I have decided I will buy a bulk supply of dehydrated food. Costco has a six month supply of dehydrated and freeze dried food for one person totaling 2515 servings at a cost of only $549.99. It is called the Self Reliance Thrive system. Adding some extra spices and sauces I will package my own meals with a vacuum sealer, cutting weight and cost as well as increasing my variety of meals based on my own personal preferences.

Danielle
Sep 17, 2010

I am planning a thru-hike of the Appalachian Trail for 2011. I have been looking into doing mail drops. I want the most cost efficient lightweight food with the most variety. So I started researching. Some like to buy all of those expensive pre-packaged meals, some like to dehydrate their own food and some buy non-perishable items from the store and use zip lock bags.

I have decided I will buy a bulk supply of dehydrated food. Costco has a six month supply of dehydrated and freeze dried food for one person totaling 2515 servings at a cost of only $549.99. It is called the Self Reliance Thrive system. Adding some extra spices and sauces I will package my own meals with a vacuum sealer, cutting weight and cost as well as increasing my variety of meals based on my own personal preferences.

Randy Bowman
Sep 16, 2010

Combine in a small freezer bag. One small jar of whole mushrooms (drained) and cream of mushroom soup. Double bag and freeze. Pack this insulated with paper towel or newspaper along with a packet of pre drained tuna and some rice. A couple days into the trip when the soup thaws. Combine in pot the soup and tuna. Heat thoroughly and pour over cooked rice. Salt and pepper to taste. Makes a great tasting, rib sticking, filling, re-energizing meal fit for a king.

Matthew
Sep 16, 2010

Cheesy potato mashers with no cleanup:

Boil water.
In a ziploc:
Potato flakes, cheese packet from mac and cheese, powdered milk, spices.
Slowly add water, zip closed and knead. Add bacon.
Enjoy.
Toss bag.

Matthew
Sep 16, 2010

Cheesy potato mashers with no cleanup:

Boil water.
In a ziploc:
Potato flakes, cheese packet from mac and cheese, powdered milk, spices.
Slowly add water, zip closed and knead. Add bacon.
Enjoy.
Toss bag.

Jeff Dillavou
Sep 16, 2010

For a light weight non-spoiling lemon juice Substitute - use un-sweeten powdered kool-aid - add to your mix or sprinkle on topů

DBE
Sep 16, 2010

The best campfire cooking ever done was by my Friend Carly Drought (she's a hydrologist). She called the meal outdoor omelets and they were to die for...here's the recipe:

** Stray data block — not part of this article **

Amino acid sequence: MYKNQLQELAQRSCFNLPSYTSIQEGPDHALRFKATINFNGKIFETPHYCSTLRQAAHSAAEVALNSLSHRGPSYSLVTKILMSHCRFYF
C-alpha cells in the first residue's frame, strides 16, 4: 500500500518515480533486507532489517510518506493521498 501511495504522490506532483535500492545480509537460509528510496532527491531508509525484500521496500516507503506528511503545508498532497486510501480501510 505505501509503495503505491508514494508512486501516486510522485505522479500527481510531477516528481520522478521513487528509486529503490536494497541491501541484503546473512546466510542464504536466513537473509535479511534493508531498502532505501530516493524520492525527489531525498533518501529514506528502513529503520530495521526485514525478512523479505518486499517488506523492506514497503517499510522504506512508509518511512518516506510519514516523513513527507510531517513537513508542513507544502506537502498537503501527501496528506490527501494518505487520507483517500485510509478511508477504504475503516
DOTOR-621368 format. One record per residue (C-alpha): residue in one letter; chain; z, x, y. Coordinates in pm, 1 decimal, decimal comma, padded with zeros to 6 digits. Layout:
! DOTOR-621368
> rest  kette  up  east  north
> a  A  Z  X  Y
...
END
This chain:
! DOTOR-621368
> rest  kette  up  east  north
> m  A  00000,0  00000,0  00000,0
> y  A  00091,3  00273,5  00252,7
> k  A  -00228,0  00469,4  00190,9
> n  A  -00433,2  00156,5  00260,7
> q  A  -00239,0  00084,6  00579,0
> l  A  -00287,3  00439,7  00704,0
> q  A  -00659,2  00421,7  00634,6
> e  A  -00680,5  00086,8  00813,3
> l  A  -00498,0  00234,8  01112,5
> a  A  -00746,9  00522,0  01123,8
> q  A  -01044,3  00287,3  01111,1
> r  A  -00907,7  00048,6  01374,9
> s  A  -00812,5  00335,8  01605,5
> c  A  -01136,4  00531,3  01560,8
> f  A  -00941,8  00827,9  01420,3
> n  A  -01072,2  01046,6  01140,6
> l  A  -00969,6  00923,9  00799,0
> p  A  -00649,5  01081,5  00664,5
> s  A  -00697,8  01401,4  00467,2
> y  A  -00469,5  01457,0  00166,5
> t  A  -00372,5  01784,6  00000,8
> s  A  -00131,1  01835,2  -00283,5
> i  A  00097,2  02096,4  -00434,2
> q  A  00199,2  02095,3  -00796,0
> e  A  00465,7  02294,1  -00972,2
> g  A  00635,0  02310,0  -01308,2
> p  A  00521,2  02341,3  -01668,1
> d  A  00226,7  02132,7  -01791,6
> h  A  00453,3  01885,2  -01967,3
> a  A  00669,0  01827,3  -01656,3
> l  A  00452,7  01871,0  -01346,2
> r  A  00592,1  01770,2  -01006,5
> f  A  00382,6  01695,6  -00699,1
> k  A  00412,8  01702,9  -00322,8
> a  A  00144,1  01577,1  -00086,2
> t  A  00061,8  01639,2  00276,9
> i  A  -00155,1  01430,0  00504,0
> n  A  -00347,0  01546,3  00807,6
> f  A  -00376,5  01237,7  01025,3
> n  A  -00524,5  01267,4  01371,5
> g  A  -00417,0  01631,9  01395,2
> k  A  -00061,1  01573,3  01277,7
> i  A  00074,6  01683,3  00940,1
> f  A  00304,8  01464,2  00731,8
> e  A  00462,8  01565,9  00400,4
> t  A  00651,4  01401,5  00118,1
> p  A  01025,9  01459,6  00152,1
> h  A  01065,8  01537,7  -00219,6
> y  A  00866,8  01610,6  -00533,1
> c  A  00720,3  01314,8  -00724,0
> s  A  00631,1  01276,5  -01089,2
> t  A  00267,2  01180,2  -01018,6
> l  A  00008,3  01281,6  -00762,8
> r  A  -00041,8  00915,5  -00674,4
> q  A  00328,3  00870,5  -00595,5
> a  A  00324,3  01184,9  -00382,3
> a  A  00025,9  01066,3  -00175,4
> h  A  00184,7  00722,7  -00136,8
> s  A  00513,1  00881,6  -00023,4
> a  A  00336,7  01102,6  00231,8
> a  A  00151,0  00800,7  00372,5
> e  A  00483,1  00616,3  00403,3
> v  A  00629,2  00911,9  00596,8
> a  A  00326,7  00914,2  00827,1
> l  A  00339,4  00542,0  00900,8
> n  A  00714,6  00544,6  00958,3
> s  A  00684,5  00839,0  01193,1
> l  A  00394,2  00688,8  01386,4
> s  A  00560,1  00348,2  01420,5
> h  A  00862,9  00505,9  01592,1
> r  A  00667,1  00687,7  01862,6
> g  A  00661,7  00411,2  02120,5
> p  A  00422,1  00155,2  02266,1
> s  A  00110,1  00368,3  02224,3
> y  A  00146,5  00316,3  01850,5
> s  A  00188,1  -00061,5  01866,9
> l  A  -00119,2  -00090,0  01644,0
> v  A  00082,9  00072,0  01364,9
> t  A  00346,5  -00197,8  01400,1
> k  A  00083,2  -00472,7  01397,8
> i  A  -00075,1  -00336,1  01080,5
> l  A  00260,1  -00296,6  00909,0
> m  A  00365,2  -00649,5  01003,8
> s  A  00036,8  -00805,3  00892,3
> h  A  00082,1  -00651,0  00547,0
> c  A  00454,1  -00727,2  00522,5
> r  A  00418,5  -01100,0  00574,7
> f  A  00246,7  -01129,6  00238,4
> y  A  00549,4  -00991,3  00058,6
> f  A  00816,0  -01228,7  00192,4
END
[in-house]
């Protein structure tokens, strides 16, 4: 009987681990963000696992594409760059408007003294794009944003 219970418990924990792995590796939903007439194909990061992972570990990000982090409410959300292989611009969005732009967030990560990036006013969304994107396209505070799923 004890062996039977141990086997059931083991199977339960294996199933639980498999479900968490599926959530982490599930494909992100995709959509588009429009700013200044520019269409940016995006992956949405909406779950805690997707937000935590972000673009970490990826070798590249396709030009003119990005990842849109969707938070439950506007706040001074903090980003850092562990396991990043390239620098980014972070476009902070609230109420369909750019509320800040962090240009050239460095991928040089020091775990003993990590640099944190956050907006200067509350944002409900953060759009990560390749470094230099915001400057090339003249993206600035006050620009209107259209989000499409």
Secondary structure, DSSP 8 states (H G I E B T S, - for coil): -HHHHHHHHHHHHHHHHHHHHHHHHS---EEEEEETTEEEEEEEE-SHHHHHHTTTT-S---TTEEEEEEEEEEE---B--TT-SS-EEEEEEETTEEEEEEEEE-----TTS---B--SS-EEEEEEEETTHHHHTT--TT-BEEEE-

Ingredients:

- eggs,
- celery
- basil
- tomatoes
- cheddar cheese
- green and/or red peppers
- hot sauce (tobasco)

Cooking Instructions:

- put large pot on fire to boil
- hand out sturdy sandwich sized zip-lock bags to all those who plan on eating
- Crack one to two eggs in to the bag and mush up until the yolk and white are nicely blended
- add cut up tomatoes, celery and peppers
- add a pinch of basil and possibly hot sauce if you like it
- Throw in grated cheese or small cubes if you are cutting it up
- mush up a bit more and mix the the ingredients in to the eggs
- drop the bag in to the boiling water and leave there for three to five minutes
- remove from pot open and eat!

yumm!



ADD A COMMENT

Your rating:
Your Name:

Comment:

My Profile Join Now

Most recent threads

The Political Arena
Jury acquits man who (probably) killed
Posted On: Aug 30, 2014
Submitted By: hikerjer
Trailhead Register
Scouting woes...
Posted On: Aug 30, 2014
Submitted By: starwalker

Go
View all Gear
Find a retailer

Special sections - Expert handbooks for key trails, techniques and gear

Check out Montana in Warren Miller's Ticket to Ride
Warren Miller athletes charge hard and reflect on Big Sky country, their love for this space and the immense energy allotted to the people who reside in Montana.

Boost Your Apps
Add powerful tools and exclusive maps to your BACKPACKER apps through our partnership with Trimble Outdoors.

Carry the Best Maps
With BACKPACKER PRO Maps, get life-list destinations and local trips on adventure-ready waterproof myTopo paper.

FREE Rocky Mountain Trip Planner
Sign up for a free Rocky Mountain National Park trip planning kit from our sister site MyRockyMountainPark.com.

>
Get 2 FREE Trial Issues and 3 FREE GIFTS
Survival Skills 101 • Eat Better
The Best Trails in America
YES! Please send me my FREE trial issues of Backpacker
and my 3 FREE downloadable booklets.
Full Name:
City:
Address 1:
Zip Code:
State:
Address 2:
Email (required):
Free trial offer valid for US subscribers only. Canadian subscriptions | International subscriptions